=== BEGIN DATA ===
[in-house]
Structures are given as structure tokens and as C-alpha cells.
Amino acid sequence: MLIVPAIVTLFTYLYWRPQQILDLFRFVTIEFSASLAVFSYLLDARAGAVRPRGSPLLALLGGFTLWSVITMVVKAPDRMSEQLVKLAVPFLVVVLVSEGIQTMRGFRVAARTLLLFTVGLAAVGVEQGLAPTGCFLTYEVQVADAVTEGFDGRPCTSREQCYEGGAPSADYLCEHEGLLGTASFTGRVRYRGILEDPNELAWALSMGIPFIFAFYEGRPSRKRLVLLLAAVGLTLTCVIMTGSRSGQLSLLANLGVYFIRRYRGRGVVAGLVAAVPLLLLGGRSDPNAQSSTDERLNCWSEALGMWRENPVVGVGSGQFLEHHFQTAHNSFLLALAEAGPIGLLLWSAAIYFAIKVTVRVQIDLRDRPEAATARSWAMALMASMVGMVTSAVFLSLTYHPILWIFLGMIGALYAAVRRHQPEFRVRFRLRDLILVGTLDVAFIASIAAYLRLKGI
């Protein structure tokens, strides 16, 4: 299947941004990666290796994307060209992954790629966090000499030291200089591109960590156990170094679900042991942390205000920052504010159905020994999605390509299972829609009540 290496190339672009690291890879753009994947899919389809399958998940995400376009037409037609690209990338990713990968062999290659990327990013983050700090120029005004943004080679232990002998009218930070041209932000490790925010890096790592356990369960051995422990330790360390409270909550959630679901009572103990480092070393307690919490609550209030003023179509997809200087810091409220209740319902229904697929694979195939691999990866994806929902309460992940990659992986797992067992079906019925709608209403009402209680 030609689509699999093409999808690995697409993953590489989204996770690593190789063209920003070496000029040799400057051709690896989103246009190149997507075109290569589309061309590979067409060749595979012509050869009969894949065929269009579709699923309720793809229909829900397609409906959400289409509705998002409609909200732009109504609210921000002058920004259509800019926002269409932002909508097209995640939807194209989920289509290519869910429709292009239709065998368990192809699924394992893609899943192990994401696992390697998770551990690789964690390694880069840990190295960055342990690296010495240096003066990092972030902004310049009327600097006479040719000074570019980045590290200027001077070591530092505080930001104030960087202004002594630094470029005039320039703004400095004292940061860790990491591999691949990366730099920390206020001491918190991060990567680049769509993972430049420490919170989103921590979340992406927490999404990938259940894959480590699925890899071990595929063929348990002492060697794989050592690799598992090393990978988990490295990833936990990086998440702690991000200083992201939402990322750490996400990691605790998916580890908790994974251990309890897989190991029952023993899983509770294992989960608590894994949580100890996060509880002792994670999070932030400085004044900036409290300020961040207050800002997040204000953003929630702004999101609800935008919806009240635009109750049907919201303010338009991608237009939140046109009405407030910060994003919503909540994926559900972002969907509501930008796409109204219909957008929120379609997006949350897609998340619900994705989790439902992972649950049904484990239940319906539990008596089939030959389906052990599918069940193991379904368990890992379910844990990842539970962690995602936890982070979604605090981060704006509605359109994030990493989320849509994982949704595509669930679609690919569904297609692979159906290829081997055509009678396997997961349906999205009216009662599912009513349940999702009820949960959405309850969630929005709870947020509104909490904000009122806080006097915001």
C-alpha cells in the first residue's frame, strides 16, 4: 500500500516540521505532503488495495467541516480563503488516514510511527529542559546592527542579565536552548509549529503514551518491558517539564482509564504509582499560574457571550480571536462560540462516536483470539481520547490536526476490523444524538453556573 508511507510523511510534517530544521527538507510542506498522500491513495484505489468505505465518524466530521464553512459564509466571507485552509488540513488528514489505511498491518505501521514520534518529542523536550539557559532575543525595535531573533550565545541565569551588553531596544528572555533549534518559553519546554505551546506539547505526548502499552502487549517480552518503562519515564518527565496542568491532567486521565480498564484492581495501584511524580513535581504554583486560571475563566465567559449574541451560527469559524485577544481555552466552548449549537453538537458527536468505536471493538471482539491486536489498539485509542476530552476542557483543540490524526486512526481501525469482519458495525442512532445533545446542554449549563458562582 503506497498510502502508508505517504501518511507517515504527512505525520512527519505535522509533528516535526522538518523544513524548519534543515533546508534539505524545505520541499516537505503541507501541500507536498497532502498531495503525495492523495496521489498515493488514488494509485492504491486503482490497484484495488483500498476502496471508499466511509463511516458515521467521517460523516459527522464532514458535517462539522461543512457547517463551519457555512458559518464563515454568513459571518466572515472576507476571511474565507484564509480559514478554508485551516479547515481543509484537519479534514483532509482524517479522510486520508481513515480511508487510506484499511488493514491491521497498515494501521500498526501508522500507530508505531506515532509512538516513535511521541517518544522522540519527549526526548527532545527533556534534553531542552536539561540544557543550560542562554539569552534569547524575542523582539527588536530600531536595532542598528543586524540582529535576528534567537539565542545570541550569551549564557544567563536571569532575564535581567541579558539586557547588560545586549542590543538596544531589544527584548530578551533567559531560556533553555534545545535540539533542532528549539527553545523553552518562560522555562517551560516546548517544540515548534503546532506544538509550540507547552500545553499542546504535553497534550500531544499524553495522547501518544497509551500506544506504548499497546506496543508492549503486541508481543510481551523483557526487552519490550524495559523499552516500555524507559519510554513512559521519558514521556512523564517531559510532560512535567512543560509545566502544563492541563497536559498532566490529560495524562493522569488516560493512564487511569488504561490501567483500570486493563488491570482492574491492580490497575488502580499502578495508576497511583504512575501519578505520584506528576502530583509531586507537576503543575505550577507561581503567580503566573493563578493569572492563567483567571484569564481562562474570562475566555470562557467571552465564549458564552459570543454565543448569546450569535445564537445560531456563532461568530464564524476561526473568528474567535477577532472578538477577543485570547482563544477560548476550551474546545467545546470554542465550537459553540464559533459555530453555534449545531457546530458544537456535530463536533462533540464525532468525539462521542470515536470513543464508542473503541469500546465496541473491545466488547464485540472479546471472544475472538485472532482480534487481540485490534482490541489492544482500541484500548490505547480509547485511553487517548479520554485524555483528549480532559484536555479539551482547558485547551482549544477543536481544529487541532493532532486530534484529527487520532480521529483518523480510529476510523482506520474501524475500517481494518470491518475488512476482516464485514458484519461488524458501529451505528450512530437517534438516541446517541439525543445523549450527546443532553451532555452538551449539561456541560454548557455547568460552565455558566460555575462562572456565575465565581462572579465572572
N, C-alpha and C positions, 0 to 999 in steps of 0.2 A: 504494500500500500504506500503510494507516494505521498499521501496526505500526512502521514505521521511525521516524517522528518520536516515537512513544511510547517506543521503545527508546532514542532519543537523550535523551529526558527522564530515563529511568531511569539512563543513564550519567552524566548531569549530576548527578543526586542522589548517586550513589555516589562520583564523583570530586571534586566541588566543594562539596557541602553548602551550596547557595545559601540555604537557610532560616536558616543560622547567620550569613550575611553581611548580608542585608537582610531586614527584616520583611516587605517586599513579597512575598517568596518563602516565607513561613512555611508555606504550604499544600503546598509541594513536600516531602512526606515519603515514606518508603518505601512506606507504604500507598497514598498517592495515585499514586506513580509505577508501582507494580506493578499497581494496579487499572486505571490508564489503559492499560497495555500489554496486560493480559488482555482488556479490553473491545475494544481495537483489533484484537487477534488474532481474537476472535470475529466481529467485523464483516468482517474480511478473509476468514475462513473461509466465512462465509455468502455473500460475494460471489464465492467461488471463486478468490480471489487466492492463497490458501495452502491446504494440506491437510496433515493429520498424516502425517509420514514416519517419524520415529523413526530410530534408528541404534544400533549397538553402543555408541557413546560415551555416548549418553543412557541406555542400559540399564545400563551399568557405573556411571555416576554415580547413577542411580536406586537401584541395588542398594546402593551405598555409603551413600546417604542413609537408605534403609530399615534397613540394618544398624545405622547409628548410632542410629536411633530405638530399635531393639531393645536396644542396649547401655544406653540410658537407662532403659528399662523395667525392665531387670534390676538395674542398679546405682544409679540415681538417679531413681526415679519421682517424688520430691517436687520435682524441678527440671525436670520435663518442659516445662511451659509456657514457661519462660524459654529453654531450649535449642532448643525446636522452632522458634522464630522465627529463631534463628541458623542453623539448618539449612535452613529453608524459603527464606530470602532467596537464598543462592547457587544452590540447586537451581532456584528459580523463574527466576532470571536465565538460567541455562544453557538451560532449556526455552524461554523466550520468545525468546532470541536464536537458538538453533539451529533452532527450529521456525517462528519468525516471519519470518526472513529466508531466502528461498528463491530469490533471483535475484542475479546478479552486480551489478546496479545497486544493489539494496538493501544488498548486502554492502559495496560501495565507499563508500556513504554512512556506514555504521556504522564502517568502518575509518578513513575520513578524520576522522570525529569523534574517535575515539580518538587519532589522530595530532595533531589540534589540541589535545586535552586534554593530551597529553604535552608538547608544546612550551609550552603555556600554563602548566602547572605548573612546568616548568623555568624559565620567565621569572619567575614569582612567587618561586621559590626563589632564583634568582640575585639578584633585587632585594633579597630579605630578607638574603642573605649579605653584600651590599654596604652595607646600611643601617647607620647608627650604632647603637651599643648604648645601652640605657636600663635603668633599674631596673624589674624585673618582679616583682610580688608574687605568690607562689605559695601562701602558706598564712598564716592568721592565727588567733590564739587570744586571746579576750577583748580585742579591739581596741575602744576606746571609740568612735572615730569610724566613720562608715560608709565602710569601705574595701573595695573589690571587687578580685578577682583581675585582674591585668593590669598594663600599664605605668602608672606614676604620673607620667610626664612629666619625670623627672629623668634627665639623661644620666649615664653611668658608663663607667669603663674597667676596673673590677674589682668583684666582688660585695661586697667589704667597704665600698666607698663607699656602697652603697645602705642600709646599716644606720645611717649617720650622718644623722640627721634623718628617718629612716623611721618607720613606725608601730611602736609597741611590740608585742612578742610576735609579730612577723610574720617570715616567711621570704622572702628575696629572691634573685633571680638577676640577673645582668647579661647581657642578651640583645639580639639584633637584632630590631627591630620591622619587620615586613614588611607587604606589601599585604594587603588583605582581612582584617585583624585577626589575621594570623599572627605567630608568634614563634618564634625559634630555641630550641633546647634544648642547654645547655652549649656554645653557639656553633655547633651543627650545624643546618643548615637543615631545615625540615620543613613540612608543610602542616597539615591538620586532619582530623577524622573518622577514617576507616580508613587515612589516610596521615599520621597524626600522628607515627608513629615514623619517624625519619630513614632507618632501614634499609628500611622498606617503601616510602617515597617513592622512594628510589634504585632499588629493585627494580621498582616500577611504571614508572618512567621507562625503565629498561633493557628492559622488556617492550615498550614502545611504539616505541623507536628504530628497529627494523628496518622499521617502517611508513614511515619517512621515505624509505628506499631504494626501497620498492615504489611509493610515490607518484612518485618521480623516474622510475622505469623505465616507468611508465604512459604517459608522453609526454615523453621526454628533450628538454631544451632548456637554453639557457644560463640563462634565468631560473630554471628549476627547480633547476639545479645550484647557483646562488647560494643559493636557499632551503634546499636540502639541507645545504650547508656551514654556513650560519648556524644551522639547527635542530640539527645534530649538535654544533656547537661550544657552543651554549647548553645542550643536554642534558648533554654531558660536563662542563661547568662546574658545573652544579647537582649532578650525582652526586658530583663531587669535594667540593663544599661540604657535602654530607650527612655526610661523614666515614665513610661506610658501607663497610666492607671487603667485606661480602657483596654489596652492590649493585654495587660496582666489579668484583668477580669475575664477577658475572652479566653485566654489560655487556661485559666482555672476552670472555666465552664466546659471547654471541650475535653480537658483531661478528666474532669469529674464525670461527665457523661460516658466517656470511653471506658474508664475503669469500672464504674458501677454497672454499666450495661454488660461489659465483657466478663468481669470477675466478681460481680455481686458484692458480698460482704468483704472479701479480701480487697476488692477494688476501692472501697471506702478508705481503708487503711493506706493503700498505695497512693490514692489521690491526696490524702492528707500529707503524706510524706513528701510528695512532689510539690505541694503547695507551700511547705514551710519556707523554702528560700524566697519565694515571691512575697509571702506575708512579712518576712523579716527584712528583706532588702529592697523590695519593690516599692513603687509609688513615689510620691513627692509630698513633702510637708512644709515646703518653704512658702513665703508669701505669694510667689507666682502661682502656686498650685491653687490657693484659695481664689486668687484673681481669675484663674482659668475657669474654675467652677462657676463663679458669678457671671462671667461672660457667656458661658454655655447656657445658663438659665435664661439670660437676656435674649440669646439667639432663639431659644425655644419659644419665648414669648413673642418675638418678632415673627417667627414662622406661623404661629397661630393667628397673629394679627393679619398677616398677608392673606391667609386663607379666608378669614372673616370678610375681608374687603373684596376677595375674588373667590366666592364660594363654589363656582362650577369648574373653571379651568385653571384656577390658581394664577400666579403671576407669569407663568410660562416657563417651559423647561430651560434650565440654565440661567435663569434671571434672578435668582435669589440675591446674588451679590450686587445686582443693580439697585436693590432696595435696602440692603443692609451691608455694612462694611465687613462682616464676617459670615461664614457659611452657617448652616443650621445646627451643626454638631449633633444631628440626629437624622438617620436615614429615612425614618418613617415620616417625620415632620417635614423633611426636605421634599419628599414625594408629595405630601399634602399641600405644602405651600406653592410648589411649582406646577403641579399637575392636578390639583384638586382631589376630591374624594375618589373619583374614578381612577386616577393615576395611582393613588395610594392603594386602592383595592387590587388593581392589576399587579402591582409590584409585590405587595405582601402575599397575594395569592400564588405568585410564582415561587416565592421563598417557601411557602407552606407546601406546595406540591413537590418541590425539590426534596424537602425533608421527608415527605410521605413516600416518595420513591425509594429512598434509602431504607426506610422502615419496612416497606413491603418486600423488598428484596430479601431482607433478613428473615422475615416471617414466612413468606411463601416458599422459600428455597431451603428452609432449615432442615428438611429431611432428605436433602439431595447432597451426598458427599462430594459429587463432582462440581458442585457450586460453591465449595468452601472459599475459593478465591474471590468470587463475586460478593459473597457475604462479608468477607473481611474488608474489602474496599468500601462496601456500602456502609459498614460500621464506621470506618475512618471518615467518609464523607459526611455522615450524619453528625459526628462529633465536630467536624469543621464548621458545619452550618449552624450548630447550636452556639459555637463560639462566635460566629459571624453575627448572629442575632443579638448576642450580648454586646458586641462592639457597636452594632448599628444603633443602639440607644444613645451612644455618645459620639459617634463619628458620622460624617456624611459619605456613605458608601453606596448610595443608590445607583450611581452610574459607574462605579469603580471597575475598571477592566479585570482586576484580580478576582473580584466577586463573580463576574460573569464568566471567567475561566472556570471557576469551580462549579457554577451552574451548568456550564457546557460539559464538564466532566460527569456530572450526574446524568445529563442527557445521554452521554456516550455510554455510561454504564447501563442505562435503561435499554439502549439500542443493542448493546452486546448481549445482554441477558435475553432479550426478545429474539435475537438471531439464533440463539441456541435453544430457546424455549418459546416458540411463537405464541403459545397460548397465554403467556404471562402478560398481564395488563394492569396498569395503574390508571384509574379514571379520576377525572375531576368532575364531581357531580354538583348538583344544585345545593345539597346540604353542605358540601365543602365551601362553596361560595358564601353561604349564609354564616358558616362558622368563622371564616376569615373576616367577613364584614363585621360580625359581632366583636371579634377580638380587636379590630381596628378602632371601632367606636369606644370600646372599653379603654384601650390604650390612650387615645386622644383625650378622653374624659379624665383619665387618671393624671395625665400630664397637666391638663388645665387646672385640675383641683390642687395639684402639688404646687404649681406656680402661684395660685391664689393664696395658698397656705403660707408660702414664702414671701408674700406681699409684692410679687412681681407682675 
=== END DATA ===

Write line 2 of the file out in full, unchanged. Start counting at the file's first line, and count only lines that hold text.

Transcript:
Structures are given as structure tokens and as C-alpha cells.